“As organizations embrace agility and disruption, outsourcing contracts must facilitate these philosophies and be structured to recognize the increased commoditization of the services provided,” stated Deloitte on its report on the survey.

6. Culture Matters, But It’s Not a Deal Breaker

Cultural differences are an unavoidable factor when trying to strike outsourcing partnerships offshore. Nevertheless, businesses should not fear such differences. In some cases, they might even try to embrace them.

“People from different cultures often have different approaches to problem-solving,” pointed out Camilo Gómez, VP of Engineering at Appgate in a post on the topic. “As such, when a team of developers is comprised of individuals from different backgrounds, there’s a diversity of ideas for how to go about solving a problem.”

Also, the fact that there’s a cultural gap between you and your partner could be an incentive to keep you on your toes, according to Hansen. You’ll make the extra effort to make sure that you’re both on the same page.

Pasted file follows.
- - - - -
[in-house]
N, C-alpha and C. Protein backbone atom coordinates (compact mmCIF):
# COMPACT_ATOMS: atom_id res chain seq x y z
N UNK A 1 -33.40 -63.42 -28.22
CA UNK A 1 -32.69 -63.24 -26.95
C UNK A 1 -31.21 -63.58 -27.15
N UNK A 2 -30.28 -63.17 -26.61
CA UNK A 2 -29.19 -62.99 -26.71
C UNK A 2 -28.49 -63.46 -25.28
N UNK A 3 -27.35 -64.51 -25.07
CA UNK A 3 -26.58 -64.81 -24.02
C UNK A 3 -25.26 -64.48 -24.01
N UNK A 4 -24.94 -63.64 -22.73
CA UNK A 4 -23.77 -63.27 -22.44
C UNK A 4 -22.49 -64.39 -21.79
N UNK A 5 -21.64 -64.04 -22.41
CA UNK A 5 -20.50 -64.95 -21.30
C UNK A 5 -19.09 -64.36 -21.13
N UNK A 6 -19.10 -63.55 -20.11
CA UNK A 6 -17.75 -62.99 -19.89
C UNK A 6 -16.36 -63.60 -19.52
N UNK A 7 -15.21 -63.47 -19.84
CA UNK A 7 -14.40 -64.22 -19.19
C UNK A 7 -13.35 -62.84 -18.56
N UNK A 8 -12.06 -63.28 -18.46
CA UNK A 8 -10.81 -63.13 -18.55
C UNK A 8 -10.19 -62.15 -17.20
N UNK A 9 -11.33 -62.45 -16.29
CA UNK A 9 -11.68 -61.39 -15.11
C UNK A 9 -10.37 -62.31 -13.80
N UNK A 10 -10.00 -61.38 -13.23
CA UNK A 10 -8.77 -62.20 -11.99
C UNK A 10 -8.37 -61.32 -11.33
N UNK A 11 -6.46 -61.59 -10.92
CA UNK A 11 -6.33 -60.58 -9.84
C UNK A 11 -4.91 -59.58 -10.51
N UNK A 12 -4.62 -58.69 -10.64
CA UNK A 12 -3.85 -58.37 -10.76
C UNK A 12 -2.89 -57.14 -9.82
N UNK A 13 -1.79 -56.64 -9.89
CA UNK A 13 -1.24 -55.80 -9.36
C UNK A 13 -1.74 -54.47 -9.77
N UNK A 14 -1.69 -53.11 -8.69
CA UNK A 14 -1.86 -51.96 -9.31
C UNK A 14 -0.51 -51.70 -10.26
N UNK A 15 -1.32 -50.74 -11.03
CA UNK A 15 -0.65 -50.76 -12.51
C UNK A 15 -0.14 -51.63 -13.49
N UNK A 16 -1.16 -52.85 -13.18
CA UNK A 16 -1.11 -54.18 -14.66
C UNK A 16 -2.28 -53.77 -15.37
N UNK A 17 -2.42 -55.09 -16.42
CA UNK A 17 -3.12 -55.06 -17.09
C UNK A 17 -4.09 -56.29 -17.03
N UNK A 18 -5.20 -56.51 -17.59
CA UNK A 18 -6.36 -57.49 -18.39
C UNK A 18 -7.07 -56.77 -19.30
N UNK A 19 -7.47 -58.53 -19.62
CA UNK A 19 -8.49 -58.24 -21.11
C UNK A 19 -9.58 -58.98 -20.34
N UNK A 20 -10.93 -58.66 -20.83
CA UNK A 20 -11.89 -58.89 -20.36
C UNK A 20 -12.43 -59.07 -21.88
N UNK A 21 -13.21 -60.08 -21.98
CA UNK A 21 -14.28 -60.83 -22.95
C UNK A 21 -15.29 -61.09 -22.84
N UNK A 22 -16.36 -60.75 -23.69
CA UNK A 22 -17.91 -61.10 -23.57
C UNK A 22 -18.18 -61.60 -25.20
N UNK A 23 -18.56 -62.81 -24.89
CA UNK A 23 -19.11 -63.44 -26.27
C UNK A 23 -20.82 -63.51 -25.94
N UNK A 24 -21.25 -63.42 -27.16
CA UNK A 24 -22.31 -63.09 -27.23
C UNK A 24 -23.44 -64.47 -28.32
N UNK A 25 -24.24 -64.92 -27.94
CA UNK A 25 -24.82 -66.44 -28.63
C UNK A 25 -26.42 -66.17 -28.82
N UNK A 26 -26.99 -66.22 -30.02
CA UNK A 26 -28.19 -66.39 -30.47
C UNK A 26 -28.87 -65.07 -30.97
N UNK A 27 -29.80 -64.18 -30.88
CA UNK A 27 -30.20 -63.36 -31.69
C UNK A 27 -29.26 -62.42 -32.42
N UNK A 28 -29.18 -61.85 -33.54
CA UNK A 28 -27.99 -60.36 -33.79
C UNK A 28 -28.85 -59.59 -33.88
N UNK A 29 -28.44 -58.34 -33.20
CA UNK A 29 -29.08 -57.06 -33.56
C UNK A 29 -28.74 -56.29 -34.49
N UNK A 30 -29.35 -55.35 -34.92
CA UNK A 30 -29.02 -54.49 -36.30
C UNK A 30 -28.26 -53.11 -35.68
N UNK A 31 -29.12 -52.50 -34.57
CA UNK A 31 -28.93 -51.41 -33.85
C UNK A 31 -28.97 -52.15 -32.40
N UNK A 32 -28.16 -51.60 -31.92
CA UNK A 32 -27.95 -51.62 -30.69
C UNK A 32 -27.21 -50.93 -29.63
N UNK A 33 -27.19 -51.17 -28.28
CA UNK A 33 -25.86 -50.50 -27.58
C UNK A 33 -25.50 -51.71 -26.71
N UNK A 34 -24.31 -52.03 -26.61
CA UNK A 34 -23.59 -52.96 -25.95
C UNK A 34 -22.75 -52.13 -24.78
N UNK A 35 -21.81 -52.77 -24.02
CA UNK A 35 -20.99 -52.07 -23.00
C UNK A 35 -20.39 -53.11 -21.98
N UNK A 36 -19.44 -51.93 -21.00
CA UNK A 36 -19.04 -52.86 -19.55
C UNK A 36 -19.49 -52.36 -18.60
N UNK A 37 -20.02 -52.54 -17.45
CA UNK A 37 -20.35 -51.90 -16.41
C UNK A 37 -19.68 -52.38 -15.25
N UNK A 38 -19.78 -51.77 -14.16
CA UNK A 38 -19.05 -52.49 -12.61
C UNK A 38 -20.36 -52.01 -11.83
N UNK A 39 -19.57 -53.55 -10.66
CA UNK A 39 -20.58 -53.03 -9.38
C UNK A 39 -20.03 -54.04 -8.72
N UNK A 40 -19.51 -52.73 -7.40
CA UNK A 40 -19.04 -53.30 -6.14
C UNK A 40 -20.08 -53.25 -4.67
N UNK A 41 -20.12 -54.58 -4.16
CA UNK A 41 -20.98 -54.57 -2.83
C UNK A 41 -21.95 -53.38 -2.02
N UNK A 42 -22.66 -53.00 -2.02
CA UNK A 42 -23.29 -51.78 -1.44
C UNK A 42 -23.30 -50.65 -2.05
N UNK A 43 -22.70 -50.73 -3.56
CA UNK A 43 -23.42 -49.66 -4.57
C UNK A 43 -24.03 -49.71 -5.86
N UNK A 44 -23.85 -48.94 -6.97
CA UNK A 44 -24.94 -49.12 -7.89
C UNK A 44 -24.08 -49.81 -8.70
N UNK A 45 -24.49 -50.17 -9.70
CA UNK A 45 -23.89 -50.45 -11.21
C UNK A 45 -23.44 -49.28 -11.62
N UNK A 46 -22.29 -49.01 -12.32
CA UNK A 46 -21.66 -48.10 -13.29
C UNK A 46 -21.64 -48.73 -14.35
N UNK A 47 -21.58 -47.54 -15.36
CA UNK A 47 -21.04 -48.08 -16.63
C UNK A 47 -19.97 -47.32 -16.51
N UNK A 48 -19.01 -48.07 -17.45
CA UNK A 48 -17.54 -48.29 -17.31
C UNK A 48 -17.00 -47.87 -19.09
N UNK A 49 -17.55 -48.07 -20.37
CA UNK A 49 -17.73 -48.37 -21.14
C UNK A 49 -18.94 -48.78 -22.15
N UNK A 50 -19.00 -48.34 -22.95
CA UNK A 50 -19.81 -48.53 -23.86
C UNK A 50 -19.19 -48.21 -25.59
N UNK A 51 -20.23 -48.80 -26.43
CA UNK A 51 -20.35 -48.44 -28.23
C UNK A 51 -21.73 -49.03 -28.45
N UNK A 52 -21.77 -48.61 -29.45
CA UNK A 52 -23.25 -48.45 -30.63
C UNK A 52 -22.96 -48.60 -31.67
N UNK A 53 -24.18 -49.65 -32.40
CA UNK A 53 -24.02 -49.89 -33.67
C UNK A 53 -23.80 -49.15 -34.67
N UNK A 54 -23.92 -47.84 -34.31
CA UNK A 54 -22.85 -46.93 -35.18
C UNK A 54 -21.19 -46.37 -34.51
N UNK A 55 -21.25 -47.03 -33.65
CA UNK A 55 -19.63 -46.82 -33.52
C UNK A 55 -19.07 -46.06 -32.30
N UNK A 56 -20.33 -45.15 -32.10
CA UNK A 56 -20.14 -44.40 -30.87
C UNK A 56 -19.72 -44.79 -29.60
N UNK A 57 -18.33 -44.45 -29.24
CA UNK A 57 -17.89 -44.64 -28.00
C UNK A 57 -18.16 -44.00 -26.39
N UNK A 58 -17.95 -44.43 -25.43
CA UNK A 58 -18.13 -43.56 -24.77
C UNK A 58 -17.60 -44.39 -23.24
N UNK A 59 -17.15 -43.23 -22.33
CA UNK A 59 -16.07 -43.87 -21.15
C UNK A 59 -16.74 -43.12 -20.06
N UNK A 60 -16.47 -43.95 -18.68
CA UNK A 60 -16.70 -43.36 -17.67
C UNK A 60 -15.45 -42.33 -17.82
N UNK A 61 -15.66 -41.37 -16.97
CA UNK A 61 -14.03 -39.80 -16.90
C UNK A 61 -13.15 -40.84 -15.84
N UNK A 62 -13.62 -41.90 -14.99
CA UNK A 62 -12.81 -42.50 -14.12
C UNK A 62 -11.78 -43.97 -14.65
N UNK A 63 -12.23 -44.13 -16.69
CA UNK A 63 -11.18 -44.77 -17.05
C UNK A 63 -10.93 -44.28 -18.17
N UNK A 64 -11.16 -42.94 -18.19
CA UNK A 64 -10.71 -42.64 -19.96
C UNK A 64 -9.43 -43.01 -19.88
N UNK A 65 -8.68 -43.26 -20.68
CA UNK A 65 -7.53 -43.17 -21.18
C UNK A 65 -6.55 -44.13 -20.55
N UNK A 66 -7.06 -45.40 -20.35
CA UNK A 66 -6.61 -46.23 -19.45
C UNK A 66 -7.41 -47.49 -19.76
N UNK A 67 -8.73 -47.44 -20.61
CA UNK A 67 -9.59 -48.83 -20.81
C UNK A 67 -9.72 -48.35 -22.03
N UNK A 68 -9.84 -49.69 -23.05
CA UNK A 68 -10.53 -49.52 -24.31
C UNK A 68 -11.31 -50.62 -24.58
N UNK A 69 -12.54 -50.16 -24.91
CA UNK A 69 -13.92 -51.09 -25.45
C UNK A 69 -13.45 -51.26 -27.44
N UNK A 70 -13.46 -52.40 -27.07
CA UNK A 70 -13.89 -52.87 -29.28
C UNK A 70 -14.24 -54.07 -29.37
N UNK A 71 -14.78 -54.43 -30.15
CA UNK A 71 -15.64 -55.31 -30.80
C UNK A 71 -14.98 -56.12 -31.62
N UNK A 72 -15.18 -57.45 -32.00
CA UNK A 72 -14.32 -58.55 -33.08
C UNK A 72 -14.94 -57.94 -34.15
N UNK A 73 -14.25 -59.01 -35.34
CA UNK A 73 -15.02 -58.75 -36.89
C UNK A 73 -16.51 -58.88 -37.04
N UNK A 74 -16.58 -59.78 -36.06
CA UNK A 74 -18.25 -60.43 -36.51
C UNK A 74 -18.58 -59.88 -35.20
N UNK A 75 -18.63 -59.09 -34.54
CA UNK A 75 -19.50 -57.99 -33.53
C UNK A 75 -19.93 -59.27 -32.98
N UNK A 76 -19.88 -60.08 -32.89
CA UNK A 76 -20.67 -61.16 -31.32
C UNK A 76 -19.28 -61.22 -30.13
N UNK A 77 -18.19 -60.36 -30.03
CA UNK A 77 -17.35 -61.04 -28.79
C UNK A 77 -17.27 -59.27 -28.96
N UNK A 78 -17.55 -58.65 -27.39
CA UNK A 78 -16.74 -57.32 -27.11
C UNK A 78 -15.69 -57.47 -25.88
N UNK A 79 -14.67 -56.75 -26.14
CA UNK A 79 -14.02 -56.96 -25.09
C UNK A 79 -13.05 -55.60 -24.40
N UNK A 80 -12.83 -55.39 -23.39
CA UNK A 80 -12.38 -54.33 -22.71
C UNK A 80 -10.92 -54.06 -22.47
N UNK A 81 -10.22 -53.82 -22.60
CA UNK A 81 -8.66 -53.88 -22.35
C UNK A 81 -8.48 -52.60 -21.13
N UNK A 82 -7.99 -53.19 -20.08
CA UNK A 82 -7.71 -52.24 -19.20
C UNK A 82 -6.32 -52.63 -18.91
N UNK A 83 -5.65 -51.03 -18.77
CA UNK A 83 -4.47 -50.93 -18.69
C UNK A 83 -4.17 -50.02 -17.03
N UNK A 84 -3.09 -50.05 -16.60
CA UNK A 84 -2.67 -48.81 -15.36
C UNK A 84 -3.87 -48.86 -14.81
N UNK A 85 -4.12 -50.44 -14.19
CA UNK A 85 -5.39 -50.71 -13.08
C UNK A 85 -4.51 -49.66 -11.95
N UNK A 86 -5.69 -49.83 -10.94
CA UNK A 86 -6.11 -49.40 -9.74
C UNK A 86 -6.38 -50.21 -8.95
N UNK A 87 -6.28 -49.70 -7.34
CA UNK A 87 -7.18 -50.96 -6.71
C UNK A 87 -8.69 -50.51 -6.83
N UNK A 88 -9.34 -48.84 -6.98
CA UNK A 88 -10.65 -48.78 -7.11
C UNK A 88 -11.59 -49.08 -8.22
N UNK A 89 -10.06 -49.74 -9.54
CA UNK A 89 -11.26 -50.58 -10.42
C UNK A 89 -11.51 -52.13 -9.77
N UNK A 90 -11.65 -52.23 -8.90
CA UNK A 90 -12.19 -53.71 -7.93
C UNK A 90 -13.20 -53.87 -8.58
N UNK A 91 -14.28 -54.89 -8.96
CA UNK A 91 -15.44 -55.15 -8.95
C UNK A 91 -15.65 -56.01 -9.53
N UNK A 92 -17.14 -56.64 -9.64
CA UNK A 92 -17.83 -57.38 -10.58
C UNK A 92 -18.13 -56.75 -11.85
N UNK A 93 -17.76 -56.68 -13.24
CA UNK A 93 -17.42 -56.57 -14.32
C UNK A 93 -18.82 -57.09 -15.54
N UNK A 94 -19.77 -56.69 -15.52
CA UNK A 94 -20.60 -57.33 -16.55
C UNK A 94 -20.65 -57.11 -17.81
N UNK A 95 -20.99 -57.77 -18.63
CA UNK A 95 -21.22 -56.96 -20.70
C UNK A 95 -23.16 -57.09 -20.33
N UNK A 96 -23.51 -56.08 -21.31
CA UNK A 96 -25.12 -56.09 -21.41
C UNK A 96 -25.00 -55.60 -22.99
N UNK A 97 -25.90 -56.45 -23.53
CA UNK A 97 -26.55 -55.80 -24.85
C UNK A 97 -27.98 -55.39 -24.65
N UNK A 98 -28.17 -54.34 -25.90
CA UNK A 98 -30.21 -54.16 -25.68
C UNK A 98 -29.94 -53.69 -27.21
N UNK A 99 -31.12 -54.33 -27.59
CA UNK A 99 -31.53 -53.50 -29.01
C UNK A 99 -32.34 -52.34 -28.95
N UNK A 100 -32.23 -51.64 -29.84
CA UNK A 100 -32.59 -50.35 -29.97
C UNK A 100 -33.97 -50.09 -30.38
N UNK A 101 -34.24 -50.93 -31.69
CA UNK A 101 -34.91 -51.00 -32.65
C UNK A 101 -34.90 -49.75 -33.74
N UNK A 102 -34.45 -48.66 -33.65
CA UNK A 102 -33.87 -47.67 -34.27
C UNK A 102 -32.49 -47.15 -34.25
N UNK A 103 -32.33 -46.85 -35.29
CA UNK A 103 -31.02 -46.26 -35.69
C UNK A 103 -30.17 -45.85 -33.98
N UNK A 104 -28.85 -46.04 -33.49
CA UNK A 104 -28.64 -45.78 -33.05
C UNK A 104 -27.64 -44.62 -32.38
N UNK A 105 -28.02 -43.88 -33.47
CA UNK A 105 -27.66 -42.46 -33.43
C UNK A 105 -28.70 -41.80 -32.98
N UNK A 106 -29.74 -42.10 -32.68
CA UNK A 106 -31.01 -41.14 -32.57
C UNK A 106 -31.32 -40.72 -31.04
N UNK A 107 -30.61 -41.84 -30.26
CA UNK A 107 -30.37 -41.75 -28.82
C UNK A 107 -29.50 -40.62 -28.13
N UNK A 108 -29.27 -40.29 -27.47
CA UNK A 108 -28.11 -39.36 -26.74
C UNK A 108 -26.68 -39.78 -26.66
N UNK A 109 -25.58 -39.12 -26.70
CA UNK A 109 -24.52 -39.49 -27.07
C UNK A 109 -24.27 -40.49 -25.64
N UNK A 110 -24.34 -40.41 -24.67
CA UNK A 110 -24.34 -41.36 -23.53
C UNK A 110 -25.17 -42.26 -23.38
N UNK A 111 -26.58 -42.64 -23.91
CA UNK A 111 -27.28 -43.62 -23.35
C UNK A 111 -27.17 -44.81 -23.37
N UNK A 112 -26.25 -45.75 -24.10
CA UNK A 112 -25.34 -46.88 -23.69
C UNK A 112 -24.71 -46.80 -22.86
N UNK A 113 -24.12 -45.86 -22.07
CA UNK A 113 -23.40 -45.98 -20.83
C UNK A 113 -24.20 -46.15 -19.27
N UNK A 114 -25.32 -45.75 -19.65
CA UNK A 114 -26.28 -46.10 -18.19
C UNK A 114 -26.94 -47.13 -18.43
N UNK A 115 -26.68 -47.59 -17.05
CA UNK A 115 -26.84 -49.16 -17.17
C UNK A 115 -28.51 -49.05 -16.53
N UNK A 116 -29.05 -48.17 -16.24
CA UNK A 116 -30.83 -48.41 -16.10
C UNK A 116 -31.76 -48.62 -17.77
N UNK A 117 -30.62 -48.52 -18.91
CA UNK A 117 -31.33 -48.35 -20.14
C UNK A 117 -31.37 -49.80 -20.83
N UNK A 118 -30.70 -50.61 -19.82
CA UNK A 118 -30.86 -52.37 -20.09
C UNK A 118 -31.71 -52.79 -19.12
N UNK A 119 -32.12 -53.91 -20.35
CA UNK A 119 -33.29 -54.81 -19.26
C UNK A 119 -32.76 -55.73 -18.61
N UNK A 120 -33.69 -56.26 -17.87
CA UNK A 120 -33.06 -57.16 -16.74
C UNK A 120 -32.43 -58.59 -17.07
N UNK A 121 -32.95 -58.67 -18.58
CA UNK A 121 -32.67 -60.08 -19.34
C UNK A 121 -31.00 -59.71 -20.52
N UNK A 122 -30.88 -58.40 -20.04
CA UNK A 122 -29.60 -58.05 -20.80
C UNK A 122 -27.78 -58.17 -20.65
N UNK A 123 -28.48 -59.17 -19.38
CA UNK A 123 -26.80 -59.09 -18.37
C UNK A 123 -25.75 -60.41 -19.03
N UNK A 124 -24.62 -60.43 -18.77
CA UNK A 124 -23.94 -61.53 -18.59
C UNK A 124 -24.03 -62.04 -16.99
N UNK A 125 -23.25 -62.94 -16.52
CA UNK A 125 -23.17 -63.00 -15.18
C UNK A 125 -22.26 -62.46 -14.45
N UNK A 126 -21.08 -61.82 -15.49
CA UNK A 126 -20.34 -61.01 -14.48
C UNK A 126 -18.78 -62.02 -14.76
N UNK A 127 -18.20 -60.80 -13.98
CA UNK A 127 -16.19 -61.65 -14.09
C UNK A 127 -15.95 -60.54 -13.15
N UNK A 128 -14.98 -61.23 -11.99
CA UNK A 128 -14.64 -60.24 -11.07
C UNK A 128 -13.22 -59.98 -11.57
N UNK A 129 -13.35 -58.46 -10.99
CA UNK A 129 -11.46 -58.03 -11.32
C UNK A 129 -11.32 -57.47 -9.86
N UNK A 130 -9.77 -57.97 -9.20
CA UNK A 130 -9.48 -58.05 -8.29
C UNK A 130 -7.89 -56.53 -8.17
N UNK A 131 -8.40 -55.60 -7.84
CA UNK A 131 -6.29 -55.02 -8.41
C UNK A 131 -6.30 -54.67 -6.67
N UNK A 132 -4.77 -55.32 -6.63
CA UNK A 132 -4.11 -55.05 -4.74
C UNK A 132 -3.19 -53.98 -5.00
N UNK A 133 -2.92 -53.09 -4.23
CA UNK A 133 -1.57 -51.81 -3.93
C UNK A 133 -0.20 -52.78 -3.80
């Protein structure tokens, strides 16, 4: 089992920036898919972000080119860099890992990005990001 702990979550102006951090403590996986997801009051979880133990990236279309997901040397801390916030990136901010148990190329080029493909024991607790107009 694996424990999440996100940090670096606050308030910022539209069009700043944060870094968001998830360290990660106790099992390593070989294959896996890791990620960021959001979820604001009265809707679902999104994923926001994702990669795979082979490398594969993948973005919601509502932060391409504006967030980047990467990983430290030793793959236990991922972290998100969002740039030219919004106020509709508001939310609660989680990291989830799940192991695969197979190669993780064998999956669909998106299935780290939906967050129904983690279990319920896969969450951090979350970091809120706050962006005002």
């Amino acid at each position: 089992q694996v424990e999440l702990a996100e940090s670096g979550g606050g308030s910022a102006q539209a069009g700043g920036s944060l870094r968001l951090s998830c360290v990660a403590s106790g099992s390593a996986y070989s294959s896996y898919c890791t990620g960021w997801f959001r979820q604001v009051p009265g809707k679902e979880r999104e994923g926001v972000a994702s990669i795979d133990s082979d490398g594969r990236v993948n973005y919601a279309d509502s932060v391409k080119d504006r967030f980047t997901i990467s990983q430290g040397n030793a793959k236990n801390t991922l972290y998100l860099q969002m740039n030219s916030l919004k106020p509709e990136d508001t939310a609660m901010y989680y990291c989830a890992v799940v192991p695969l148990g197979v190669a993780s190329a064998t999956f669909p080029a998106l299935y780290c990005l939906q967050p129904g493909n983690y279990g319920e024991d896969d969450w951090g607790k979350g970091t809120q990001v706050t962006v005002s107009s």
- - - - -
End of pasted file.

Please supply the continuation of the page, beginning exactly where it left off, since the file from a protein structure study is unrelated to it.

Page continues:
This doesn’t mean that you should take cultural differences lightly, though. Being unaware of them can spell trouble for your project and even doom your partnership, taking you back to square one.

This is one reason why nearshore projects are growing increasingly popular in North America. There are definitely cultural differences between US/Canadian firms and potential partners in Latin America and the Caribbean. Nevertheless, the gap isn’t as wide when compared to Asian, African or even Eastern European countries.

7. Mind the Technical Jargon

When dealing with partnerships for digital transformation, the throwing around of technical terminology is a given. For that reason, companies should make sure that the terms used are understood by both parties.

“With technical jargon, it’s actually in some ways worse [than language differences] because if they ask each other what they meant, they look as if they were inexperienced,” explained Hansen.

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If technical terminology is being used to define a relevant aspect of the project, stop and ask what you both mean when you use it. If you don’t out of fear, you’ll both remain ignorant and run the risk of hurting the project.

Cesar Cantu

Cesar is the Managing Editor of Nearshore Americas. He's a journalist based in Mexico City, with experience covering foreign trade policy, agribusiness and the food industry in Mexico and Latin America.